Today, the blog strikes off in a different direction. This post isn’t about brains and lesions. It’s not about metaphorical hearts. It’s about real, physical hearts.
The US National Stroke Association began to champion the term “brain attack” in 1990, after its origination by two Canadian neurologists. The idea was to characterise stroke more clearly to the public, so that the signs of stroke would “have the same alarming significance in identifying a brain attack that severe, specific chest pain has in identifying a heart attack.” The NSA identified the brain as the most delicate organ in the body.
And the brain is an axiomatically remarkable thing. For all the poetic press the heart gets, there’s a great argument for saying that the brain is the seat of love and the home of anything that we might identify as the soul. And that feels right, because of the way we peer out from those sparkling orbs set in the front of our faces.
Yet the heart is worth all the fuss of poesy, prosedy and pop. Not only is it the metaphor that drives so much poetry, the science of that marvellous little pump defies everyday language. It’s almost impossible to adequately describe.
In the Science Weekly podcast linked below, Alok Jha describes how “[o]ur entire life… is, if all goes well, a wonderful, extended note created by a remarkable instrument; in the complex orchestration that is the human body, that instrument is the heart.” It’s a great description, but meanwhile, Pascal Wyse’s ambient soundtrack samples a heartbeat that, while beautiful, is not an extended note.
Consider the difficulties of doing justice to the heart:
- In a modern lifetime, the heart will beat around 3,000,000,000 times. I almost wrote human heart, but it’s about the same for mice, humans, elephants and whales. Apparently we are all the same — who knew? This muscle has to beat those three billion times without fail for your entire life or the results will be catastrophic. And how many rotations can your washing machine complete before conking out?
- The heart of a healthy 70 kilogram human body will pump about about five litres of blood at rest every minute, or 70 millilitres with each heartbeat. And four or five times that when exercising. The November 2011 episode of Science Weekly that inspired this post was co-hosted by an anaesthetist and media fellow at the Wellcome Trust. Kevin Fong had previously made an episode of Horizon for the BBC about the heart in which he tested his heart against those of Olympic rowers. Appropriately, he had to scrabble around to find language — an image — to help the listener understand what the rowers’ hearts could do.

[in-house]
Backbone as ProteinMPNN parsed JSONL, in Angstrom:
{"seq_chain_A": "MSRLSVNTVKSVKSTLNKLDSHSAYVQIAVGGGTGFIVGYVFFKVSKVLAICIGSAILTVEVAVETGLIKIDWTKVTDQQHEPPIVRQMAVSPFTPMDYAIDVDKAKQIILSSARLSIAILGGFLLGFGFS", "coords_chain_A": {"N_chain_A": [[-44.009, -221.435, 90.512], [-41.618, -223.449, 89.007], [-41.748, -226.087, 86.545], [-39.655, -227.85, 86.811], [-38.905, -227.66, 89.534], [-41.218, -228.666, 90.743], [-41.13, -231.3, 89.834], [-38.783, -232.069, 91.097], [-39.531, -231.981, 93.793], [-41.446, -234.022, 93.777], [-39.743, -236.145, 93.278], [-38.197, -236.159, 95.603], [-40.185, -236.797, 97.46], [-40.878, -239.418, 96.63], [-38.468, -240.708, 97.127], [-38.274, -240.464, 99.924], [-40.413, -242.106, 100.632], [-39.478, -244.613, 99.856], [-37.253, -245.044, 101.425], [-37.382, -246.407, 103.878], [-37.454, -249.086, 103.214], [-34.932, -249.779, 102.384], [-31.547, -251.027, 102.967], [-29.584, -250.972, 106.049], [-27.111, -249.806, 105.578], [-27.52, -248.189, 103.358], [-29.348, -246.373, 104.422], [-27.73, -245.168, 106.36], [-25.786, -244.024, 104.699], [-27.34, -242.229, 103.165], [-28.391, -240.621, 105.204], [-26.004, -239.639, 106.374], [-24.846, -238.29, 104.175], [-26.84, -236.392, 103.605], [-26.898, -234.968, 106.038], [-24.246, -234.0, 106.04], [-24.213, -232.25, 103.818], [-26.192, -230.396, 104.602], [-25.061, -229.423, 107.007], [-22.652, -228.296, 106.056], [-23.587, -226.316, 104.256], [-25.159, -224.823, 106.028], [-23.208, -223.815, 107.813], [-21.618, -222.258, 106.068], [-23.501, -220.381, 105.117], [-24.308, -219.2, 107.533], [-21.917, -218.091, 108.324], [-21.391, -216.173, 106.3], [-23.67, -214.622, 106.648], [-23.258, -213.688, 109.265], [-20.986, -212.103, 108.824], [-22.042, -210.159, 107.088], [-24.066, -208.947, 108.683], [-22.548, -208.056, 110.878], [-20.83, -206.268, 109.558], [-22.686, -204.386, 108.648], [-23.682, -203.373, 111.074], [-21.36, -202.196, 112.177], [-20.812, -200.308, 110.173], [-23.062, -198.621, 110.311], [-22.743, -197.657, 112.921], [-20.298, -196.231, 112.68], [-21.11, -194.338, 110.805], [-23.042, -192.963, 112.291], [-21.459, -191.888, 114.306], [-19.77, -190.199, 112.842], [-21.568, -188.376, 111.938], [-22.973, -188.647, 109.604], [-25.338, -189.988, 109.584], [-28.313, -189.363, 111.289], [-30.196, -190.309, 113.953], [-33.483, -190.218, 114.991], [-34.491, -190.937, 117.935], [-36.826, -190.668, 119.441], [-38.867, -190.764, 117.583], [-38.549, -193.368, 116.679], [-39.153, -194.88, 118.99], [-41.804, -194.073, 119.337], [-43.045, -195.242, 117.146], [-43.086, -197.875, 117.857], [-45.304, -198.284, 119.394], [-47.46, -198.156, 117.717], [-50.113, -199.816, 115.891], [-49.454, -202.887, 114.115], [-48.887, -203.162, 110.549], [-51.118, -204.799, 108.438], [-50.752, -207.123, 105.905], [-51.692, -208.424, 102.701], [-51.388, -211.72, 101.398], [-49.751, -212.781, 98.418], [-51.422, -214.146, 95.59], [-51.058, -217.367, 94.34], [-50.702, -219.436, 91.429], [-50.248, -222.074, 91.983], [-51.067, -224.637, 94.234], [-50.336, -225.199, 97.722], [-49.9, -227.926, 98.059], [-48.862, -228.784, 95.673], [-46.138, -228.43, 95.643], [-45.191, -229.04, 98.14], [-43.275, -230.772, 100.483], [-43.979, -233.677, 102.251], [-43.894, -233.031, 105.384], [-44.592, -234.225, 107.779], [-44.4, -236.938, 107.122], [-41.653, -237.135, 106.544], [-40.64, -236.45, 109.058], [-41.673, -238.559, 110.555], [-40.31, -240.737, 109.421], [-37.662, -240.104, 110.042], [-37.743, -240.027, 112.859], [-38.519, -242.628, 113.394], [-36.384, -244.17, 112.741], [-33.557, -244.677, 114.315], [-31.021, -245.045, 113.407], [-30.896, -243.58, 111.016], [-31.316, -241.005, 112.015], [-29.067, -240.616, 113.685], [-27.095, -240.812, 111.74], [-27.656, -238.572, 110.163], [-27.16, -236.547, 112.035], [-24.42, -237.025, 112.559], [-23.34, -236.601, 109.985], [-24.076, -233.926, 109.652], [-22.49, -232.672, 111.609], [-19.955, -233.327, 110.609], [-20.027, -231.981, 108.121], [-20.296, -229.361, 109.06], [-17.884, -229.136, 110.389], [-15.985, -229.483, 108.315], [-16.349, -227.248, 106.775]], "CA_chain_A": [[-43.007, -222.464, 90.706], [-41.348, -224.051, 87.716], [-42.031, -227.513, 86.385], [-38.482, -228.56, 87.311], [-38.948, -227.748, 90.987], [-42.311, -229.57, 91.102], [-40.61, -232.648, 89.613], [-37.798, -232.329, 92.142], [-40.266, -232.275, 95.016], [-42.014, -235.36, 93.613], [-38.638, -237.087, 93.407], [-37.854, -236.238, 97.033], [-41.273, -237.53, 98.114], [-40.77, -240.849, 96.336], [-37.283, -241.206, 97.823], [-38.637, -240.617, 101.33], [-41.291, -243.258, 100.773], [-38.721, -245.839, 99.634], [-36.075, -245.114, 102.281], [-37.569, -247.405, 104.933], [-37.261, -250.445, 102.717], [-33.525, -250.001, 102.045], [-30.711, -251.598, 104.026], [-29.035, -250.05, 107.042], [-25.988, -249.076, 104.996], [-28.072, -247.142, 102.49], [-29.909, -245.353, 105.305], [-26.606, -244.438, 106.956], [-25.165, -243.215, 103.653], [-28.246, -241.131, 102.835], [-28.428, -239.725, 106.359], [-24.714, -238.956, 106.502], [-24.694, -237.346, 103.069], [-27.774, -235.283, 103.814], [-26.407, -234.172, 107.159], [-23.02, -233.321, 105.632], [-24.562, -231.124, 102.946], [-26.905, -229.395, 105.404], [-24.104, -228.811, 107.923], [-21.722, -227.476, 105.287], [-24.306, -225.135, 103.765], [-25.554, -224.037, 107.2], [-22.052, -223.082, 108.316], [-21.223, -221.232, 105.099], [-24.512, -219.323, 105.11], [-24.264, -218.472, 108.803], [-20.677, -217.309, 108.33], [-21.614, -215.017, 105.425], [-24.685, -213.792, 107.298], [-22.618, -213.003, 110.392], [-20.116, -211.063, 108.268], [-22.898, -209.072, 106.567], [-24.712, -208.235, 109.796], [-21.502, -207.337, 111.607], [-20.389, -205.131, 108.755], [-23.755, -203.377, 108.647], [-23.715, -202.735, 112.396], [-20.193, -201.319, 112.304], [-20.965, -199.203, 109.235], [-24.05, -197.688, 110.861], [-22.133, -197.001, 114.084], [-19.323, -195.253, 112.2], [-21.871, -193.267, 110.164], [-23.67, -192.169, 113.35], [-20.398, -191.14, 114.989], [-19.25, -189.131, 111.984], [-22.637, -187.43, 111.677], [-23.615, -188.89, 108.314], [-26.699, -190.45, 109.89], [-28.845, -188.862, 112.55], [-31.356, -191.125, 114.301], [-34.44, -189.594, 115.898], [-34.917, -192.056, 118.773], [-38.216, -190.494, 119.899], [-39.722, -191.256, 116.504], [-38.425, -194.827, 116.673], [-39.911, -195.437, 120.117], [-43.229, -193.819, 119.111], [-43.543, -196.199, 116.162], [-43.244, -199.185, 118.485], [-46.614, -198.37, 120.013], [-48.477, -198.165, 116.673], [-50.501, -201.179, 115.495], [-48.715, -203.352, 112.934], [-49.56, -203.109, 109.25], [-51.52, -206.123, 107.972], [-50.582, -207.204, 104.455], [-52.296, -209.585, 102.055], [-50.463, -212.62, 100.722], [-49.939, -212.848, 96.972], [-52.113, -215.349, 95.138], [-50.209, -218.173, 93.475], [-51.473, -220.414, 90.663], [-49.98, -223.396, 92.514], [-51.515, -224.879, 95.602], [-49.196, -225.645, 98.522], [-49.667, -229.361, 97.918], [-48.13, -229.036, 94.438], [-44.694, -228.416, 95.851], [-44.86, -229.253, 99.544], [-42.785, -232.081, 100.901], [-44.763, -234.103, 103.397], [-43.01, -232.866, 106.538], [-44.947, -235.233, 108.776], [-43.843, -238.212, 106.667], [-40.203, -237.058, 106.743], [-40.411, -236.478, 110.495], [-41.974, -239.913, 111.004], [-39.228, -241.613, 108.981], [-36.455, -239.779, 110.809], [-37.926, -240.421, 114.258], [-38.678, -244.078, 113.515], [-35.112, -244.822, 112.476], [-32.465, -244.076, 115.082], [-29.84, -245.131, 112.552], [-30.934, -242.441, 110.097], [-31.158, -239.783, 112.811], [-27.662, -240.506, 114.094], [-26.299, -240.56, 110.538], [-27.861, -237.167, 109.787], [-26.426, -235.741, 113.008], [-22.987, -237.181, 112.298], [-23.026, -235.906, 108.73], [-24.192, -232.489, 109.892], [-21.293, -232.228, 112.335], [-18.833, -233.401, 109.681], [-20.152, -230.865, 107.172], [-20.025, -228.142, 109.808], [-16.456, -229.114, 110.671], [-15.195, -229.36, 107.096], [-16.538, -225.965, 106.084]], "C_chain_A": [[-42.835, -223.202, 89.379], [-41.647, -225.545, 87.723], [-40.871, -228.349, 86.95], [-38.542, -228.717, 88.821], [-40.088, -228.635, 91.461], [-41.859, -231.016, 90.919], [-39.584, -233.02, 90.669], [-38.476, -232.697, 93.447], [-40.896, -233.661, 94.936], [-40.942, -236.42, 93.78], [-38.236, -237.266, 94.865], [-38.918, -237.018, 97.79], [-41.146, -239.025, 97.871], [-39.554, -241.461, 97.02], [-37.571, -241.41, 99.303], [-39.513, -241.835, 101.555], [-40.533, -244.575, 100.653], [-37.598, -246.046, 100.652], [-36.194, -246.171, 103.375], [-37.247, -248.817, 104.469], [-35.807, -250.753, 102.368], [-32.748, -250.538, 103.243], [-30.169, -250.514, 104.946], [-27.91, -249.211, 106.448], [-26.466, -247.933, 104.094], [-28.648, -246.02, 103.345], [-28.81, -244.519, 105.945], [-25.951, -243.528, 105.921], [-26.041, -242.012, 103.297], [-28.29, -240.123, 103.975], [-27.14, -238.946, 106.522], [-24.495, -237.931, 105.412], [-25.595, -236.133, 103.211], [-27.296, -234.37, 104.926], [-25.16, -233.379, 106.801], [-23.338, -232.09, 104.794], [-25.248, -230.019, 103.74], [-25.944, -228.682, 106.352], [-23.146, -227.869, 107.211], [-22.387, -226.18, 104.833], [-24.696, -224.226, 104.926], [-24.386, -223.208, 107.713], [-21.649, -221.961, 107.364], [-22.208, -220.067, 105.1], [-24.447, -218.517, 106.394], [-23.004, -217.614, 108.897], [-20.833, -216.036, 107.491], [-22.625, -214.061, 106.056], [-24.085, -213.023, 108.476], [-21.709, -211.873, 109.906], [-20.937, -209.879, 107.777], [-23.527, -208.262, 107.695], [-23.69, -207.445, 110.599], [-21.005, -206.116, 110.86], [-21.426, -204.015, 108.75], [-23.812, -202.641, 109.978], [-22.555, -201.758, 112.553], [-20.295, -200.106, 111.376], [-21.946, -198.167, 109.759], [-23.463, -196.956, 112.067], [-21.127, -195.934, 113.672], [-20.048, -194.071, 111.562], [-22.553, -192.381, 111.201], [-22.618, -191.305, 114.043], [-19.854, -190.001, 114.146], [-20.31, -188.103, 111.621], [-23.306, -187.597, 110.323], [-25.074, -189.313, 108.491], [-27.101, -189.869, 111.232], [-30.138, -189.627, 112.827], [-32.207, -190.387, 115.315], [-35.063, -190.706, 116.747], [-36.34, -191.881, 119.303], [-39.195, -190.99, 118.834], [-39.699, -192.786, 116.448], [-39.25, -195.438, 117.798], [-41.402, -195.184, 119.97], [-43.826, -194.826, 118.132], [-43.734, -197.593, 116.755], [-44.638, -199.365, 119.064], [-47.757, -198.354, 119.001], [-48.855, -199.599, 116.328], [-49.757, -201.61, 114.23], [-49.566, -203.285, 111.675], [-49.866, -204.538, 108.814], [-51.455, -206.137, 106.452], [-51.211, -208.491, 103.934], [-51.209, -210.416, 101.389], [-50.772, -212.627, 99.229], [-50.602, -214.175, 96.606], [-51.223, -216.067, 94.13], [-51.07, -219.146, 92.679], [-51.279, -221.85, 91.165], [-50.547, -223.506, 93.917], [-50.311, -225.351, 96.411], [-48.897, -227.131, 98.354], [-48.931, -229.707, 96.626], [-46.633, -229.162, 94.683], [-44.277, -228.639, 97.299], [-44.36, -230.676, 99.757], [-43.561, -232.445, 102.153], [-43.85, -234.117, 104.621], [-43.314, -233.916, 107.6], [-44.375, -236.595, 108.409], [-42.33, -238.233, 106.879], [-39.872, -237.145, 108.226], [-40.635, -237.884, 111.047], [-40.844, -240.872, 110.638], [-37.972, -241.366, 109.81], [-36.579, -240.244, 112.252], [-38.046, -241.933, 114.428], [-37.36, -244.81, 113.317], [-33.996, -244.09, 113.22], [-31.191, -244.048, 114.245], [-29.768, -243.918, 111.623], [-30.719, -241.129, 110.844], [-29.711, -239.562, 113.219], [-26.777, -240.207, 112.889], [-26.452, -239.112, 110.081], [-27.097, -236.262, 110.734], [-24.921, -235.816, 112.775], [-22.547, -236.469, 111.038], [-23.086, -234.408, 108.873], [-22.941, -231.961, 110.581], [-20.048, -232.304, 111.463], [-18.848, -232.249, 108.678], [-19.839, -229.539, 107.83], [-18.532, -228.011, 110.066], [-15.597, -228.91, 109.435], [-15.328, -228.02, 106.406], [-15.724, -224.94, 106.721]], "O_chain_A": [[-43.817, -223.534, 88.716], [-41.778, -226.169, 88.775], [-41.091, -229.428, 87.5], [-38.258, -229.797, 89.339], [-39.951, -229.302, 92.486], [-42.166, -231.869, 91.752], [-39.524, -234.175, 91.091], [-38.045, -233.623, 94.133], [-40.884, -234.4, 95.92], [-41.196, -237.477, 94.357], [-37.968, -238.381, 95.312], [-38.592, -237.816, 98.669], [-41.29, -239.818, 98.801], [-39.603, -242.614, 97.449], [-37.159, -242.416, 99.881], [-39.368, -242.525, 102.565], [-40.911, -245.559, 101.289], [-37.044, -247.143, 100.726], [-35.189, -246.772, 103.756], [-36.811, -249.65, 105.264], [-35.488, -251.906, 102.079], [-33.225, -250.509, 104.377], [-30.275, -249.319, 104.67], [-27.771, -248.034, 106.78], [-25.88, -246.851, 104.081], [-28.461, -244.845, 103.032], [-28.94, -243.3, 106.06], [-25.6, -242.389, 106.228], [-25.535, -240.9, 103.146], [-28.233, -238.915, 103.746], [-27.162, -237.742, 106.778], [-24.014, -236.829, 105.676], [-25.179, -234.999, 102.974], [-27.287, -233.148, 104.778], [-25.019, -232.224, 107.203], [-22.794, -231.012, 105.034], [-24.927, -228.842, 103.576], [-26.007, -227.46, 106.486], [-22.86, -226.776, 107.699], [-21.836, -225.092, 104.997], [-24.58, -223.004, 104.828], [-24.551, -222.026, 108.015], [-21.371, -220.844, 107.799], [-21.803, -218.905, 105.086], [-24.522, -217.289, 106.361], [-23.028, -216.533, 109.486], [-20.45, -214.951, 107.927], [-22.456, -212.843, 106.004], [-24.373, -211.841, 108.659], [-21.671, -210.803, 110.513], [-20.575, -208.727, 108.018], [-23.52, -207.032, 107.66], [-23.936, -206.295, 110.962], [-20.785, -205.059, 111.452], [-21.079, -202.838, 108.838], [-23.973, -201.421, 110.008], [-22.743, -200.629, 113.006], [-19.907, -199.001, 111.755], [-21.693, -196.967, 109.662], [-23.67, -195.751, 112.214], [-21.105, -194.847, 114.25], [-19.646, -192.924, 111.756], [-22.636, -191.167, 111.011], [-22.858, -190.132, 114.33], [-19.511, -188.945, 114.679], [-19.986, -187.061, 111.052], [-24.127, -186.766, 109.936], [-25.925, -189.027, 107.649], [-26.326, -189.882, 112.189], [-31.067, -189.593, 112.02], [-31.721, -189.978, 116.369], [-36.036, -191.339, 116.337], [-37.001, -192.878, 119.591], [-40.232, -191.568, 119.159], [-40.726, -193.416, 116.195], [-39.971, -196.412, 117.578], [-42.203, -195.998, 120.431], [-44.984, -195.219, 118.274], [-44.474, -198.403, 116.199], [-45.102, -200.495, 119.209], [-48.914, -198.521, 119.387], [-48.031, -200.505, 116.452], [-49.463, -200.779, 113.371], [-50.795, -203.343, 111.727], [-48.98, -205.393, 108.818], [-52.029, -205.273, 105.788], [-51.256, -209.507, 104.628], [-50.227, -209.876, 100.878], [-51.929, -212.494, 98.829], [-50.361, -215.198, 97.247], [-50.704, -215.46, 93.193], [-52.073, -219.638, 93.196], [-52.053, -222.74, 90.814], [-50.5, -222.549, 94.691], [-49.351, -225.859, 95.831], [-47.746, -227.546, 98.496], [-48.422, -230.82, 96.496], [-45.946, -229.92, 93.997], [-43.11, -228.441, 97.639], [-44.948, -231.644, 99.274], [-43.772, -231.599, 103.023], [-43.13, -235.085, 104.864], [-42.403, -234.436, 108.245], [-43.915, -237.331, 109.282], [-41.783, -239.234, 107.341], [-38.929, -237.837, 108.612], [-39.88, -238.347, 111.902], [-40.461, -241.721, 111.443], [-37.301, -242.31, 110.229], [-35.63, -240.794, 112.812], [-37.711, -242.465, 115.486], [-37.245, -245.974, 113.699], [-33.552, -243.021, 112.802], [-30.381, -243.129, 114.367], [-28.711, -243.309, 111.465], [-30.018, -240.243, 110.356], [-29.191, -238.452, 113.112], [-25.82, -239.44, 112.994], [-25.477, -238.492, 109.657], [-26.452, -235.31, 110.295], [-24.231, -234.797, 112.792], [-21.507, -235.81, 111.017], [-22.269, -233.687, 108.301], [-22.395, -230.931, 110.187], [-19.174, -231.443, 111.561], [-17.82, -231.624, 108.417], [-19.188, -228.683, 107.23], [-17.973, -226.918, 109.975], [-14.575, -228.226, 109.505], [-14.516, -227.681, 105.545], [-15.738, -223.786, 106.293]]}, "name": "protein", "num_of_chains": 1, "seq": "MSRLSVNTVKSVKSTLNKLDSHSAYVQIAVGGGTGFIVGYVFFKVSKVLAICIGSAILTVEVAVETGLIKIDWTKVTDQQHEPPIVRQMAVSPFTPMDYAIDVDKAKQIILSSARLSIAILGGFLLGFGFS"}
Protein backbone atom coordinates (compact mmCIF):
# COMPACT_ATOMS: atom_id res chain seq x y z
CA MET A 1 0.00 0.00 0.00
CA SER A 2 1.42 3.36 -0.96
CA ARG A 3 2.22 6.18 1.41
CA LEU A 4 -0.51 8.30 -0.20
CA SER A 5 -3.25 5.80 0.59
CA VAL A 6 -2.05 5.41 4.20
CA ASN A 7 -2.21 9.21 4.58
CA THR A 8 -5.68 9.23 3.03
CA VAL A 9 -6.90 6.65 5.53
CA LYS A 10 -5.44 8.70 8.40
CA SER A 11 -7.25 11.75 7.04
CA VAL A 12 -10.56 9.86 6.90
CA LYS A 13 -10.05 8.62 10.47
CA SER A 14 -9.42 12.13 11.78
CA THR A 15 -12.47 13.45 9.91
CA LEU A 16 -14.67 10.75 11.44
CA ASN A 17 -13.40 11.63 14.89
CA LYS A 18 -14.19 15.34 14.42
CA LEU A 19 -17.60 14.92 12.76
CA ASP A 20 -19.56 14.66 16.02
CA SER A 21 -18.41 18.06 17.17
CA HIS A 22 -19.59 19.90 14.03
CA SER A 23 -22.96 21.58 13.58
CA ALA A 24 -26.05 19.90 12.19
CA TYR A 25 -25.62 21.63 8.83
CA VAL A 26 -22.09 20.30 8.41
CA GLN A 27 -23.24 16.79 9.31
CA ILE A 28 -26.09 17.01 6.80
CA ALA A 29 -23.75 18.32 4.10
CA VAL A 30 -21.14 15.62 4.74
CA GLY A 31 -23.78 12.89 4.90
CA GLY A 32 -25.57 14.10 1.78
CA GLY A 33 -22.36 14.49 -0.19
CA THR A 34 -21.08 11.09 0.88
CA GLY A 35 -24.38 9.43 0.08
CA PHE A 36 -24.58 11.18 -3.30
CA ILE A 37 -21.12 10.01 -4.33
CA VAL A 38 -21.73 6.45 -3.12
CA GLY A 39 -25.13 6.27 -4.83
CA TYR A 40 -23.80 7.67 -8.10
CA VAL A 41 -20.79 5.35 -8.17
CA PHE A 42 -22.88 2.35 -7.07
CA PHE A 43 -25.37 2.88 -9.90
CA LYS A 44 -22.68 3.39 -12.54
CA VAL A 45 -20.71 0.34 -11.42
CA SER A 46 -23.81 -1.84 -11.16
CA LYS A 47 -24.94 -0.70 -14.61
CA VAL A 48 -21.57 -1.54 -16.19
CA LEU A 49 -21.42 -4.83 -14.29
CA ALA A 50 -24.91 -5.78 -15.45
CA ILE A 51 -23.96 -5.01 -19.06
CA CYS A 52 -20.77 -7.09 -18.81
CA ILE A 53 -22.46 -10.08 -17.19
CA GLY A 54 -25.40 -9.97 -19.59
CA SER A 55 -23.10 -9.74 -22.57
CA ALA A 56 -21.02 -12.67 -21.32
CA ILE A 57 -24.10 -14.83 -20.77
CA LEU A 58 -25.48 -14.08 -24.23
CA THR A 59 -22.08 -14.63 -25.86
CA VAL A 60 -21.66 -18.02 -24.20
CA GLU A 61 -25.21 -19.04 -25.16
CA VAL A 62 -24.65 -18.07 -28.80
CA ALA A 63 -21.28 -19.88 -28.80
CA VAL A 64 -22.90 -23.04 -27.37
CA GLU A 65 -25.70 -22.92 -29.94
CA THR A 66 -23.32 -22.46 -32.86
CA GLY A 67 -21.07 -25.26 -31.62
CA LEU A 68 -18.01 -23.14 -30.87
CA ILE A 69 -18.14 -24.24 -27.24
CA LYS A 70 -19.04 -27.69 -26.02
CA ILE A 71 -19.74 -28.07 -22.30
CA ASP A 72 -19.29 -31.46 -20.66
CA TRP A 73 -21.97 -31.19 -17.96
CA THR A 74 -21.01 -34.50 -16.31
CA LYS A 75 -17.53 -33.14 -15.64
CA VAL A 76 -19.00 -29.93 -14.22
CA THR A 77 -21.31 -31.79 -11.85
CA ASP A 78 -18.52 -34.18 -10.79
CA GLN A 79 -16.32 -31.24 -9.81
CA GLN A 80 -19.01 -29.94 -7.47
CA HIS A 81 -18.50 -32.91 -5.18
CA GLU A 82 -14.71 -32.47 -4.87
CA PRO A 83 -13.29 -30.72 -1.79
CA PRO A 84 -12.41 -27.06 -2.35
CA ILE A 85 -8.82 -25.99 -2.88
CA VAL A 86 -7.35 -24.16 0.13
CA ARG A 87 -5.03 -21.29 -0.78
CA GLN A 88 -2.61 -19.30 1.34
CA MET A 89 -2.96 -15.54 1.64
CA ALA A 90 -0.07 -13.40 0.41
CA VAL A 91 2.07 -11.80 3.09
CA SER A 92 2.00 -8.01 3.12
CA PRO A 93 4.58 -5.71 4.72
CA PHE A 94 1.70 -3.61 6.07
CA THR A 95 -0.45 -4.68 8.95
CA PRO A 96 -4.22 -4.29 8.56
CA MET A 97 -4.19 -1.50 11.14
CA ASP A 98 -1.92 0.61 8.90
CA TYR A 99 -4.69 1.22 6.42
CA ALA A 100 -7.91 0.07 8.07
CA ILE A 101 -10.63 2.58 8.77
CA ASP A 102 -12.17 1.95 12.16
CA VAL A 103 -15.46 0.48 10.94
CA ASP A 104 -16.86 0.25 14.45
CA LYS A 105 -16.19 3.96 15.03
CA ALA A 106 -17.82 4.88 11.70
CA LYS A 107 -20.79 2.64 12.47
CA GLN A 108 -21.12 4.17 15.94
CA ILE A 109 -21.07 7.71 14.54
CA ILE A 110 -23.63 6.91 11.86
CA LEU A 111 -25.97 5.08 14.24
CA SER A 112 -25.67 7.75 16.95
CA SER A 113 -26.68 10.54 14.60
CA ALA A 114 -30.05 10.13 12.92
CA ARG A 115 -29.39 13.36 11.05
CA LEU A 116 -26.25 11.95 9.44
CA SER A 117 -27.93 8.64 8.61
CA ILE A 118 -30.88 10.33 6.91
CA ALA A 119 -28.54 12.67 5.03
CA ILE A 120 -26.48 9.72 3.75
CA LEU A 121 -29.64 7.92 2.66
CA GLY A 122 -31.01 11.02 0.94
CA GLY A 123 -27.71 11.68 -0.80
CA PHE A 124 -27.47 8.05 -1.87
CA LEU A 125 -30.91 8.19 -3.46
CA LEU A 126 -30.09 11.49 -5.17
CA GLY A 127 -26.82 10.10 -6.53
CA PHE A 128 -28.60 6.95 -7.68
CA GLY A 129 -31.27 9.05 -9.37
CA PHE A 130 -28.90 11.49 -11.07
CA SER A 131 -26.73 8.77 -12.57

Imagine 45 litre cartons of milk stacked on a supermarket shelf, being cleared off the shelf by this pump every minute.
These people’s hearts and lungs are bigger than ours. And they possess a Herculean volition/will to train. Asleep, their heart rates are in the twenties.
- If you heart does stop, it doesn’t necessarily die. Admittedly, this isn’t so much a testament to the heart as to the metaphorical heart. Today’s blog finishes with a story that’s explicable by science, but illustrates Richard Dawkins’ point that understanding these things makes them more — not less — awesome….
Consider Anna Bågenholm, who, a little over 14 years ago, was skiing off-piste when she fell head-first through an eight-inch layer of ice into a freezing stream in northern Norway and died after forty frantic minutes of frozen struggle. Properly, clinically died after her heart had stopped for over two hours. With “the biochemistry of a dead person,” according to The Lancet. But, as David Cox describes here…
…[w]hile lowering the body temperature will stop the heart, it also reduces the oxygen demand of the body and, in particular, the brain cells. If the vital organs have been sufficiently cooled before the cardiac arrest occurs, then the inevitable cell death from the lack of circulation will be postponed, buying emergency services an extra time window to try and save the person’s life.
So, when the trainee doctor’s heart stopped, her brain was already so cold that it didn’t need any oxygen. The medical team treating her were able to get enough blood to her brain to keep her alive long enough to restart her heart — a process that was successfully undertaken four-and-a-half-hours after her accident.
Over fourteen years later, the once-dead woman isn’t a trainee doctor. She’s a senior radiology consultant at the hospital where she died. Kevin Fong has met her and describes her as “not just a very successful profession, but a fresh, lovely person.”
I’d call that pretty inspiring.
Makes we want to do great things today. Like, write a deathless choon, or something.